4. Thus His Majesty’s Government have acted, as regards shipments of American cotton, in accordance with the provisions of an arrangement arrived at in direct collaboration with representatives of the American cotton interests. In accepting this scheme, the principal representative of those interests described it as conceding all that American interests could properly ask. The provisions of the arrangement were, as the United States Ambassador is aware, as follows:

All cotton for which contracts of sale and freight engagements have already been made before the 2d March is to be allowed free [or bought at contract price if stopped], provided the ship sails not later than the 31st March.
Similar treatment is to be accorded to all cotton insured before the 2d March, provided it is put on board not later than the 16th March.
All shipments of cotton claiming the above protection are to be declared before sailing, and documents produced to, and certificates obtained from, consular officers or other authority fixed by the Government.

5. Considerable shipments of cotton have already been dealt with under this arrangement, and in certain cases the dates specified have been extended in favour of American shippers. The Board of Trade have already paid a sum exceeding £450,000 to various American claimants, and all claims are being and will continue to be paid as rapidly as they are presented and the proofs of title can be checked. If in some cases progress has been delayed, this has been due to the fact which has seriously embarrassed His Majesty’s Government—that a number of consignments, for which the American shippers had specifically invoked the protection of the arrangement, are now claimed by Swedish and Dutch firms, whose title of ownership, notwithstanding the action of the American shippers, appears in some cases to be valid, and in others has led to the issue of writs in the prize court.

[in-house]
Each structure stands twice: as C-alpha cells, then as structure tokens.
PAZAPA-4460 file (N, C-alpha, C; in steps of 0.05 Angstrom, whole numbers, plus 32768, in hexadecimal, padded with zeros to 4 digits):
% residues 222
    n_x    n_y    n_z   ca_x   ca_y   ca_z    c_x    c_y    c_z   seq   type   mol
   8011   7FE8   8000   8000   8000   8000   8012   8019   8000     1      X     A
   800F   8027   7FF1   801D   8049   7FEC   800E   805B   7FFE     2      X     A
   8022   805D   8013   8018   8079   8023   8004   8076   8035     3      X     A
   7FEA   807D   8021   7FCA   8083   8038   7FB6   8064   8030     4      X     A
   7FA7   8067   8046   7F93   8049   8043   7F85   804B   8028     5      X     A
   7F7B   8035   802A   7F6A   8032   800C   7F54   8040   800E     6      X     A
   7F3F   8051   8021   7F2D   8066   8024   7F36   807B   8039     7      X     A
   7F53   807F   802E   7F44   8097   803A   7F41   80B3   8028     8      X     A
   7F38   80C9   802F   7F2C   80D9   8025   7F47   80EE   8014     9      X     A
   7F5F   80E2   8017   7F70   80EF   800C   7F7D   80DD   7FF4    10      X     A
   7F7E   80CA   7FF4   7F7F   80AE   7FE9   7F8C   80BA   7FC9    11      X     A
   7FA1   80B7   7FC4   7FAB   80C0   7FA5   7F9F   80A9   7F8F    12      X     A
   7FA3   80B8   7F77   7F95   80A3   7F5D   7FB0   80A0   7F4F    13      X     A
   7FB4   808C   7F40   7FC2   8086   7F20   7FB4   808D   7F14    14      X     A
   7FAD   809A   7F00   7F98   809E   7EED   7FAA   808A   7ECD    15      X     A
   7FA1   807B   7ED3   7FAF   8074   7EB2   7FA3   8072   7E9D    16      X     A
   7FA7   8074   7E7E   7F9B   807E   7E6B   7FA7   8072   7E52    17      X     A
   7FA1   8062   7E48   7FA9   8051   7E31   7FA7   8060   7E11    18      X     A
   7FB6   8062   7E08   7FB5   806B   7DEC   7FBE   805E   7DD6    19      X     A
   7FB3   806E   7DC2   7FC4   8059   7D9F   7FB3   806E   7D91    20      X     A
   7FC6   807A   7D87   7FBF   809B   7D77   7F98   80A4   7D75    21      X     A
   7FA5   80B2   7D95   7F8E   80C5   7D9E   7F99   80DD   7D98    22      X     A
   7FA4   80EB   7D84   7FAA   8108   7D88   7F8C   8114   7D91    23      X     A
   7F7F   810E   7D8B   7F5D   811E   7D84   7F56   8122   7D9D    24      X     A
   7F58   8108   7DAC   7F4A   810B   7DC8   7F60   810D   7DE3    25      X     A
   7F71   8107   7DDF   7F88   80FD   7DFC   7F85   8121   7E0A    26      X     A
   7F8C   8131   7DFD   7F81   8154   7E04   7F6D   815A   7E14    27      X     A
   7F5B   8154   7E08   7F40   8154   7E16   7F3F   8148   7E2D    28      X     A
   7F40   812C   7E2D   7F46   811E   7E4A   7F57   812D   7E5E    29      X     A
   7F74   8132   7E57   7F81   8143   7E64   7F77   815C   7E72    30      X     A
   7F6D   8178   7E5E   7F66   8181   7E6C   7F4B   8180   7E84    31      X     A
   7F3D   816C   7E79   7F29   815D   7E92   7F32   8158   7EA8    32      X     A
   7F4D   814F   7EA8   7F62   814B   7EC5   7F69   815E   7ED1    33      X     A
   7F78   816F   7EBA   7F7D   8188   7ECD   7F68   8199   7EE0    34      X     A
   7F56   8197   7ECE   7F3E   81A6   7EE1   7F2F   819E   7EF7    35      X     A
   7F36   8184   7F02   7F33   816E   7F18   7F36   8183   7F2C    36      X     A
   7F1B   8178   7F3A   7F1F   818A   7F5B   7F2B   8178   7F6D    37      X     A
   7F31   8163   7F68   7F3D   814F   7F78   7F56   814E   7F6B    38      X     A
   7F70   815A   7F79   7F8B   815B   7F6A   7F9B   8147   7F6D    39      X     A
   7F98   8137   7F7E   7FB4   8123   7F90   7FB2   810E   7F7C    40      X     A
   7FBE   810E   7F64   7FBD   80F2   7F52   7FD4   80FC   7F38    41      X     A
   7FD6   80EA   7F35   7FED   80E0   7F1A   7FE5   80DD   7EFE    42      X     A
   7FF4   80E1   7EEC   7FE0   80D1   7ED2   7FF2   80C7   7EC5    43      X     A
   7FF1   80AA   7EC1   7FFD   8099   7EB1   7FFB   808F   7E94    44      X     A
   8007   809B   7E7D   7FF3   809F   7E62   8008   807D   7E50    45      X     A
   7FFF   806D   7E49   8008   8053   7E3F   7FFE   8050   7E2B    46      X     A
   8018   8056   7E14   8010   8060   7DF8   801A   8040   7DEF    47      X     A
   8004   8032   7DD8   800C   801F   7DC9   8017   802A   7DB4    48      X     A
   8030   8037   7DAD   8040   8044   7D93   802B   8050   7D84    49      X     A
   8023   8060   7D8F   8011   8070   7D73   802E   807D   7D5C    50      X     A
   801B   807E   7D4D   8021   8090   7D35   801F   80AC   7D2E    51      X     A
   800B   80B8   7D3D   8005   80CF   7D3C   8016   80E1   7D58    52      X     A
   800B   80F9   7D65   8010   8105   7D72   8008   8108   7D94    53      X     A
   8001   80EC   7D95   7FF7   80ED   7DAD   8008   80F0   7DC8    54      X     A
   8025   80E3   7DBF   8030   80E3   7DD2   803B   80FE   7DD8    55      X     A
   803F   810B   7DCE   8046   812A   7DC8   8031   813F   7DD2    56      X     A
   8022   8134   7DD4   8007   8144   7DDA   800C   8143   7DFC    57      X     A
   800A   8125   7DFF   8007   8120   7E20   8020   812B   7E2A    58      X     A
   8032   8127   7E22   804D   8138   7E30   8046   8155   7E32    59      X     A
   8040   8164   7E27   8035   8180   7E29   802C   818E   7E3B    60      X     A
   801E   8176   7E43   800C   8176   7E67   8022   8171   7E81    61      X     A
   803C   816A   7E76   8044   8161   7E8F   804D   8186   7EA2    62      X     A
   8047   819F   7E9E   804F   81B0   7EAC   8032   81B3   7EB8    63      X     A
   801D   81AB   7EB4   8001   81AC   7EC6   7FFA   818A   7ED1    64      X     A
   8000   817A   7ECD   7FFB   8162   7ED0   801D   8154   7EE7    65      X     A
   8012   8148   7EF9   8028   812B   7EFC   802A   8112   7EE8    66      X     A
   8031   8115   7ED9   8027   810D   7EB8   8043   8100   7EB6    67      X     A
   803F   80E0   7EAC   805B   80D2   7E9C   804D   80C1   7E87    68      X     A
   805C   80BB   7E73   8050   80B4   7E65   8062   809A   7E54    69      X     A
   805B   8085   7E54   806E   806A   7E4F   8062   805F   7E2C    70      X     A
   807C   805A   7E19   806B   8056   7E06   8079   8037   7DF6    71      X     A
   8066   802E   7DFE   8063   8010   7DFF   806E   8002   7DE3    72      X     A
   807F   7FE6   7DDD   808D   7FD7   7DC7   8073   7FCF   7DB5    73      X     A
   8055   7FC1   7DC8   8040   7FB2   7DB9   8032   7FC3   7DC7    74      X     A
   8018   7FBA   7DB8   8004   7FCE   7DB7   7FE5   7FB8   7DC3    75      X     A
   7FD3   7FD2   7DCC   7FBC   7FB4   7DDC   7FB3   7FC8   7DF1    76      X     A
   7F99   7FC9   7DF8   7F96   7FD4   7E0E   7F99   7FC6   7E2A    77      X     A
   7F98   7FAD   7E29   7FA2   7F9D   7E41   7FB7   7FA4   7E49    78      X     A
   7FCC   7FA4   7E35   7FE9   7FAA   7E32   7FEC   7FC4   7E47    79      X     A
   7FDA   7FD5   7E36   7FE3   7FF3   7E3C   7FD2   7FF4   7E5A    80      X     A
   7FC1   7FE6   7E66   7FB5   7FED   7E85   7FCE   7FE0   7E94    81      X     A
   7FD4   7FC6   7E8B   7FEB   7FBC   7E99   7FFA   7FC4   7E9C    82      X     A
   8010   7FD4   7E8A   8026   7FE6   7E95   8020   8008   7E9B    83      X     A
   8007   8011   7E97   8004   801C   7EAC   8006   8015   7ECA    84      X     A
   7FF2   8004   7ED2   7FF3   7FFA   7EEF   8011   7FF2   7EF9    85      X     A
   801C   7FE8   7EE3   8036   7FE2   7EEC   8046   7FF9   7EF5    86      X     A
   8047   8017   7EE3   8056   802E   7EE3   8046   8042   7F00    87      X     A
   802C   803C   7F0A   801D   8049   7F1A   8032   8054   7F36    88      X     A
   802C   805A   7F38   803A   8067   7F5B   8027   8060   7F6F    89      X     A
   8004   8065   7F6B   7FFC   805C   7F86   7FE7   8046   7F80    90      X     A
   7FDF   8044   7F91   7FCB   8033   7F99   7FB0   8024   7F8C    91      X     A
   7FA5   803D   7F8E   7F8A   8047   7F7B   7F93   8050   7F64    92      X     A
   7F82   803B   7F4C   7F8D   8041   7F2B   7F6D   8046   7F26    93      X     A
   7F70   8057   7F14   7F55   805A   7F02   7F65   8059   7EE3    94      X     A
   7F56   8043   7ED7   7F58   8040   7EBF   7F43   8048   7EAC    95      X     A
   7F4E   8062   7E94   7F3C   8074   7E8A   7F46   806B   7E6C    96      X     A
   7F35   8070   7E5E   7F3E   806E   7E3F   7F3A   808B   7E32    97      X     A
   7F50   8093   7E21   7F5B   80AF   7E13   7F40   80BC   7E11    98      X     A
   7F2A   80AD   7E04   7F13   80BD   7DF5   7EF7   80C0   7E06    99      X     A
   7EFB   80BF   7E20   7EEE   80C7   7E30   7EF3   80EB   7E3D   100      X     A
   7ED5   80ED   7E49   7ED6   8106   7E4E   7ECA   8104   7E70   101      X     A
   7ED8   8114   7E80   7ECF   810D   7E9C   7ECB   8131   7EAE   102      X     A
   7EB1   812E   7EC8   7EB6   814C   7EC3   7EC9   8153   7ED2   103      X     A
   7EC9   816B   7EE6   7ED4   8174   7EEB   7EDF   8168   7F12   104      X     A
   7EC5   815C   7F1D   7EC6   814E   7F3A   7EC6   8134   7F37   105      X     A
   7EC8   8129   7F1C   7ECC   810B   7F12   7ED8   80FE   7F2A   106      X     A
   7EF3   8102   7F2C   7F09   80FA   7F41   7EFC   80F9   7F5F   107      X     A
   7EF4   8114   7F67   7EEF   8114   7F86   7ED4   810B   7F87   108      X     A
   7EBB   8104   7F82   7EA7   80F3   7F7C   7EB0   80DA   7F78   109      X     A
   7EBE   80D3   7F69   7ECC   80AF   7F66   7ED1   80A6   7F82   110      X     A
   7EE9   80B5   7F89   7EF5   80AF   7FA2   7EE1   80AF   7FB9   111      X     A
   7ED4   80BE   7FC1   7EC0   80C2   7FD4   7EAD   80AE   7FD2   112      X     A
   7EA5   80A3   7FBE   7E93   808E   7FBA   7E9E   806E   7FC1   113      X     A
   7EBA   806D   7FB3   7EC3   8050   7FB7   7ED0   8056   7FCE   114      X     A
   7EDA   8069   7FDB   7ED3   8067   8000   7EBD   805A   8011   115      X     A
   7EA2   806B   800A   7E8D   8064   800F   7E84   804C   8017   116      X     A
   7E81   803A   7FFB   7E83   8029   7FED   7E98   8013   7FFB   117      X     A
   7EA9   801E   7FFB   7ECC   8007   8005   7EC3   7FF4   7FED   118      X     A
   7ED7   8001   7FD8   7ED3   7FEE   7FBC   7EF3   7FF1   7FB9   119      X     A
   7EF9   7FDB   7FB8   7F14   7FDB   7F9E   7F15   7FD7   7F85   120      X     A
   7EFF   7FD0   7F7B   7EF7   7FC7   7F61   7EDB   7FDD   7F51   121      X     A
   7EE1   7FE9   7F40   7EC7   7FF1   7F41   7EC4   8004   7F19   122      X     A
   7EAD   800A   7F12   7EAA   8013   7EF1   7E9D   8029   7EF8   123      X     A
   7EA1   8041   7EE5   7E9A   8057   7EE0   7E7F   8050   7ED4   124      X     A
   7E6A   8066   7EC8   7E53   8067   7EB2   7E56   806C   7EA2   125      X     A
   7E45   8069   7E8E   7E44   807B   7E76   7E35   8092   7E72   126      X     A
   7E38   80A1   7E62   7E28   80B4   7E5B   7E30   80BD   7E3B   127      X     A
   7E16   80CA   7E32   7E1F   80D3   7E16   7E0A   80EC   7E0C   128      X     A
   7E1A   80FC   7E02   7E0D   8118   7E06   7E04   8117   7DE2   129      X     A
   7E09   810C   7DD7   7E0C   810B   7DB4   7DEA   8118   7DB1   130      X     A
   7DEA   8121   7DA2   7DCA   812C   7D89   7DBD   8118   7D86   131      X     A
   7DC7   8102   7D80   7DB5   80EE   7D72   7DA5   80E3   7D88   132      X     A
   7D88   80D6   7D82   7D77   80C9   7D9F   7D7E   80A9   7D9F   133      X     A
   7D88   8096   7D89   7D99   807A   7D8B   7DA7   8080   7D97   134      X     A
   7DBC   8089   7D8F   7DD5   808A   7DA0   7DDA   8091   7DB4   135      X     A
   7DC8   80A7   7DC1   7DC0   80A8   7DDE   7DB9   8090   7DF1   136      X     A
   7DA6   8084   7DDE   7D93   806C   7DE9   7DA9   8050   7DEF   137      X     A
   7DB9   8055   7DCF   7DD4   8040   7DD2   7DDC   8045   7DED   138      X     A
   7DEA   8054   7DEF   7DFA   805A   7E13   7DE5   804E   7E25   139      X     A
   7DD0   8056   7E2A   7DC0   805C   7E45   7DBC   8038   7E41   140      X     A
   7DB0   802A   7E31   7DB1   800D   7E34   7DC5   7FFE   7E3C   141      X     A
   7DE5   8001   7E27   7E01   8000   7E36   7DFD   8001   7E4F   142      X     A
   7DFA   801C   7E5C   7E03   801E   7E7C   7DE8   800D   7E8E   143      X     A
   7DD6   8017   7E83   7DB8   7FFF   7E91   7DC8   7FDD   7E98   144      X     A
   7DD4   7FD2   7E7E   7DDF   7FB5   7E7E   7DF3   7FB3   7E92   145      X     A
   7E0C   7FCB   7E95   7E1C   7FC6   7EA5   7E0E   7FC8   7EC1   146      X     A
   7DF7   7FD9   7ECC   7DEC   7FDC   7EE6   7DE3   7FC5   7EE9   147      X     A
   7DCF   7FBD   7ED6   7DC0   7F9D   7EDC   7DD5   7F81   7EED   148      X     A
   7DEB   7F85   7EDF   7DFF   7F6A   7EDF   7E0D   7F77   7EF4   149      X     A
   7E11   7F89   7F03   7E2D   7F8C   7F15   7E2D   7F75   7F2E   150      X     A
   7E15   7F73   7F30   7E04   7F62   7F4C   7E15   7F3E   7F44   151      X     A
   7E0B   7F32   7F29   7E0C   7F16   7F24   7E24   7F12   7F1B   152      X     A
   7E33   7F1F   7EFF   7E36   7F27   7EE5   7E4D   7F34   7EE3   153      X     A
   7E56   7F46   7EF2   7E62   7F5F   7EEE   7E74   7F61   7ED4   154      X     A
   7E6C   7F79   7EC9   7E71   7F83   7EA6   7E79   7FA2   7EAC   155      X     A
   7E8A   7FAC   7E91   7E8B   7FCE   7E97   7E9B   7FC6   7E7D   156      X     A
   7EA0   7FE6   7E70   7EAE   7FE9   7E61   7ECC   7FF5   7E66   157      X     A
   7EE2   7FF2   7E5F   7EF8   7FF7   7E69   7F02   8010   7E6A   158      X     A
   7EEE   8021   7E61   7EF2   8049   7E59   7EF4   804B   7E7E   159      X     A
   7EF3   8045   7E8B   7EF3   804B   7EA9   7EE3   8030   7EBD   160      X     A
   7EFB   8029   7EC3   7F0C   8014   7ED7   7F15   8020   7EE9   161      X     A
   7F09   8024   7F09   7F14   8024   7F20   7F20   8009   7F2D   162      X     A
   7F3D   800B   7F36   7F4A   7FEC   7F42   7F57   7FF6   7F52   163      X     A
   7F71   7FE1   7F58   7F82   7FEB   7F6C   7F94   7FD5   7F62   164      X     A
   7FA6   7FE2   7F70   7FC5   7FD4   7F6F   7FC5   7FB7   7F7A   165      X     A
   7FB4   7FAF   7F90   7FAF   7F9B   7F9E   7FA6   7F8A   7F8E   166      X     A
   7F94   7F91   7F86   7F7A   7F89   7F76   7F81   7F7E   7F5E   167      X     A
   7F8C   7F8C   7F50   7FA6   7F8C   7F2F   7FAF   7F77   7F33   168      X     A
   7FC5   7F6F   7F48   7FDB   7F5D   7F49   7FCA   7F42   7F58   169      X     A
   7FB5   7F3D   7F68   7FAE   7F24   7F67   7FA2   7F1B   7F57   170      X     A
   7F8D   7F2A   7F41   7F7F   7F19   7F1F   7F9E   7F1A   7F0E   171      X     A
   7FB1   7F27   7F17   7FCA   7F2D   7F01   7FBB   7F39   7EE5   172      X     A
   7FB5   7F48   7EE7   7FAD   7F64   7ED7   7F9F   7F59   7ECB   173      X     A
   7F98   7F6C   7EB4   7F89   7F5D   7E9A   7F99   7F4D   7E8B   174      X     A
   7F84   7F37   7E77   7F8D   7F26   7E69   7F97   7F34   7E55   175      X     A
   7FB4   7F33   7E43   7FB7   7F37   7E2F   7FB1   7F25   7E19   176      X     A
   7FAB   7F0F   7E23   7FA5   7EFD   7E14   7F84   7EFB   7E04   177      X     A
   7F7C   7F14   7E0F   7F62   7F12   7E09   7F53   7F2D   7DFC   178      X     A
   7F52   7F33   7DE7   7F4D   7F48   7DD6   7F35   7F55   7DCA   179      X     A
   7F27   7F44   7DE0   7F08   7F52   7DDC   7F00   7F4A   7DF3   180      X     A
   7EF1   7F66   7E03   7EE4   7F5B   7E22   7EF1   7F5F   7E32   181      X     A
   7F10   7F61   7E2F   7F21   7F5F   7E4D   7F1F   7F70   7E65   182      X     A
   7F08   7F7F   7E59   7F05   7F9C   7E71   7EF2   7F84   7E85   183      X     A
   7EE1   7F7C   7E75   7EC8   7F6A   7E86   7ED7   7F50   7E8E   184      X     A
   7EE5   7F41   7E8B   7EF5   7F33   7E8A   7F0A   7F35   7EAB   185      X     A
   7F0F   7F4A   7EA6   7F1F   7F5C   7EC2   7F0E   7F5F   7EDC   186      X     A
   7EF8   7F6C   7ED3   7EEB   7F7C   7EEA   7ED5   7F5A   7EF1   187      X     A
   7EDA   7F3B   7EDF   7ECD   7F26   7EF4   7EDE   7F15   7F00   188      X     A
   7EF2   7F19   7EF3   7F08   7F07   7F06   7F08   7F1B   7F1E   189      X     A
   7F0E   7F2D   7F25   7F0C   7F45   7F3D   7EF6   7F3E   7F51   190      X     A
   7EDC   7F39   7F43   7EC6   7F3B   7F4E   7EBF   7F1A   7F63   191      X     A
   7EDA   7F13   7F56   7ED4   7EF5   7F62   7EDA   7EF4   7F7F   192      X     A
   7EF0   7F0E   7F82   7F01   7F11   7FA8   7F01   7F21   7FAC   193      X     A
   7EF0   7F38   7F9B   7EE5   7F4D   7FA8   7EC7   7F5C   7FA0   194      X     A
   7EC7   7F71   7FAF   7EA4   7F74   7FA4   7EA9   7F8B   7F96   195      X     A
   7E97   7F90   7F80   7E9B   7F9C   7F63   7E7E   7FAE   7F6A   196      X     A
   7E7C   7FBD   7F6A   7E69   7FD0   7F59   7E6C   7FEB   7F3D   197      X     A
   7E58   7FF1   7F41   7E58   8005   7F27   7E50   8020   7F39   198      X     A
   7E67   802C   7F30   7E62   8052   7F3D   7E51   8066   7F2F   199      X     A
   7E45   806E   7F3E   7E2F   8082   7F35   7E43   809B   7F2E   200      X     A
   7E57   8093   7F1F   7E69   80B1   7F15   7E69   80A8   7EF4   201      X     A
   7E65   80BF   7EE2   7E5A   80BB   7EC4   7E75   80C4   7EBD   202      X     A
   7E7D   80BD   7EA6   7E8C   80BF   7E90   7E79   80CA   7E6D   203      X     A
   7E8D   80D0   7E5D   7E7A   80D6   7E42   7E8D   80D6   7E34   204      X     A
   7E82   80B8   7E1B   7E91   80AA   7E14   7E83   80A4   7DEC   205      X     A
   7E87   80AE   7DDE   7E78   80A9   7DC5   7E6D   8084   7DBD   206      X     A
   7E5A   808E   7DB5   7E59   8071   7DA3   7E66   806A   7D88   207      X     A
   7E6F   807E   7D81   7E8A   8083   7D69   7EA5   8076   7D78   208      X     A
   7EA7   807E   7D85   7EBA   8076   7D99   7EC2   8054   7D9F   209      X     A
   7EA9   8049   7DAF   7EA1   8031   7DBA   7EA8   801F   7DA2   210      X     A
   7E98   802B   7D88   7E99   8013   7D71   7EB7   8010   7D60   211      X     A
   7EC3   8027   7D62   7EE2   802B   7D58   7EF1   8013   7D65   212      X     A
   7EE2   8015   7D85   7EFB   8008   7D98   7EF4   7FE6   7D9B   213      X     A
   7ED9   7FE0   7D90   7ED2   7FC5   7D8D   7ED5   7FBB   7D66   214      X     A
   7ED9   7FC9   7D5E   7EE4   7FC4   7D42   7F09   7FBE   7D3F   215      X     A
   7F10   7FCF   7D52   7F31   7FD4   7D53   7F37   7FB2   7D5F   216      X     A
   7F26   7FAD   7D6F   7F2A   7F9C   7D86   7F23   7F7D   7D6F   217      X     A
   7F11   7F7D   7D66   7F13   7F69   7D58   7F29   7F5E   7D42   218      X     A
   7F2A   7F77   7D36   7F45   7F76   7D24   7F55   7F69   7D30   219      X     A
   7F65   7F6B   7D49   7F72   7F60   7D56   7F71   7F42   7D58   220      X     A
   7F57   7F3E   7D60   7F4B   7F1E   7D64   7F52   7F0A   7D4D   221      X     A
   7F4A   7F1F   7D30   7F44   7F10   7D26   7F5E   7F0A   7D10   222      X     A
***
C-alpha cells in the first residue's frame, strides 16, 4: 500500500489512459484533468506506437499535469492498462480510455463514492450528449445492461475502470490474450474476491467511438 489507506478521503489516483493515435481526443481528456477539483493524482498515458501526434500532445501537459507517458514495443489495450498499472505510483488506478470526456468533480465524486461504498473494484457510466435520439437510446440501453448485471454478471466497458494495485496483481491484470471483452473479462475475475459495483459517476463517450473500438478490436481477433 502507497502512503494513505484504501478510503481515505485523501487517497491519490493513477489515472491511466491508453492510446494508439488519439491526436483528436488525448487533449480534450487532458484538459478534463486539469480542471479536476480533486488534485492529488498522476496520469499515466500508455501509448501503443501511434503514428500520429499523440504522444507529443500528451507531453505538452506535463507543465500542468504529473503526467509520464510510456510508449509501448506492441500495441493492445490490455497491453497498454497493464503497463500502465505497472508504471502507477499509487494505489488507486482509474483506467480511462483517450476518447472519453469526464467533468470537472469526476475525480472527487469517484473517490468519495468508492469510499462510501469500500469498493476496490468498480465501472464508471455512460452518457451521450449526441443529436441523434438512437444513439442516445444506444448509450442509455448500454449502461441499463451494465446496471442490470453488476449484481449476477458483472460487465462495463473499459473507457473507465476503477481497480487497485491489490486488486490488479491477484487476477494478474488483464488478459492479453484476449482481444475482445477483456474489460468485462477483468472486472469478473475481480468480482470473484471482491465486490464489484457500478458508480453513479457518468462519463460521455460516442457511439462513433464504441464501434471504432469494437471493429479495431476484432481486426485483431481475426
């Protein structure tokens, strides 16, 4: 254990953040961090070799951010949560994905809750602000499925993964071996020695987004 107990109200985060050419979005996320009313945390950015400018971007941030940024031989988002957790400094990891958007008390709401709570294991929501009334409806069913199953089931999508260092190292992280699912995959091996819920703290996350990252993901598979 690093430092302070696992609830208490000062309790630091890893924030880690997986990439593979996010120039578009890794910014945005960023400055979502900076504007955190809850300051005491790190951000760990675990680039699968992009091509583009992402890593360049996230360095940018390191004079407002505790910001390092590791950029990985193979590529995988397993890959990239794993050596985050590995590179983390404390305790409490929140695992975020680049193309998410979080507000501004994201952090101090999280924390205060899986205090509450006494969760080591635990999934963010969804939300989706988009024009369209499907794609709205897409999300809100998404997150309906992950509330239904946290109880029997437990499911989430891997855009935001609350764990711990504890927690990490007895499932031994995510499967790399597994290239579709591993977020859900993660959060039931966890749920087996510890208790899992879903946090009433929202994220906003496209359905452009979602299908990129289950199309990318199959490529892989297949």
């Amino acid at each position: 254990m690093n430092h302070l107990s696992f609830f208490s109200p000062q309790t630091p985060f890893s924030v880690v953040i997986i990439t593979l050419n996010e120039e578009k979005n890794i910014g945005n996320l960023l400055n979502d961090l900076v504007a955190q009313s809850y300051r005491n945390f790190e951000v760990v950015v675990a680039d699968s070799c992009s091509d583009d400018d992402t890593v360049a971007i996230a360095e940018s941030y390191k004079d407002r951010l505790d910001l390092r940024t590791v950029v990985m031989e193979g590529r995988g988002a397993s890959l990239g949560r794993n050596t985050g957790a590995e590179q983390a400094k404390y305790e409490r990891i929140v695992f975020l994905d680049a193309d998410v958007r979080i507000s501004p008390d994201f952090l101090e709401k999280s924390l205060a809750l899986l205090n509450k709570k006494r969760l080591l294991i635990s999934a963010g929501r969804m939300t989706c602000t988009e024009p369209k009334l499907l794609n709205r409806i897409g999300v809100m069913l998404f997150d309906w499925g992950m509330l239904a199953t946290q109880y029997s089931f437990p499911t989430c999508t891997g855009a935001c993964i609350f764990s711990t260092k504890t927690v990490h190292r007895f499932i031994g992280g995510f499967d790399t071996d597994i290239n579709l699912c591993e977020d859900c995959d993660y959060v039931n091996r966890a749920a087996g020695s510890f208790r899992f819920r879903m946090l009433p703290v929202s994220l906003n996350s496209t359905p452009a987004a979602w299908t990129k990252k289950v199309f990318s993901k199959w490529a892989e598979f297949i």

6. It has been explicitly acknowledged by the special representatives of the American claimants, who have been in constant and direct communication with the Board of Trade, that all the claims so far submitted under the cotton arrangement have been settled with the utmost promptitude so soon as the production of the necessary documents by the claimants allowed of this being done. There is, at the present moment, no claim before His Majesty’s Government that has not been paid, and the sums so paid over are already considerably in excess of the amounts realized by the sale of the goods.

7. As regards the more general allegation of delay in dealing with cases of detained cargoes, the following facts and figures may be quoted:

The total number of vessels which, having cleared from United States ports since the initiation of the retaliatory measures against German trade are still detained in United Kingdom ports, is 27; of this number, 8 are discharging cotton which His Majesty’s Government has agreed to purchase under the above arrangement. Of the remaining 19 vessels, 7 are free to depart so soon as the items of their cargo placed in the prize court have been discharged. The other 12, of which 3 only are American ships, are detained pending enquiries as to suspicious consignments and particulars as to the dates and approximate causes of detention are furnished in the accompanying list. It will be observed that 8 have been detained for a period of less than a week, and 3 for a period of less than a fortnight, while the detention of one is due to the difficulties in regard to transit across Sweden and Russia.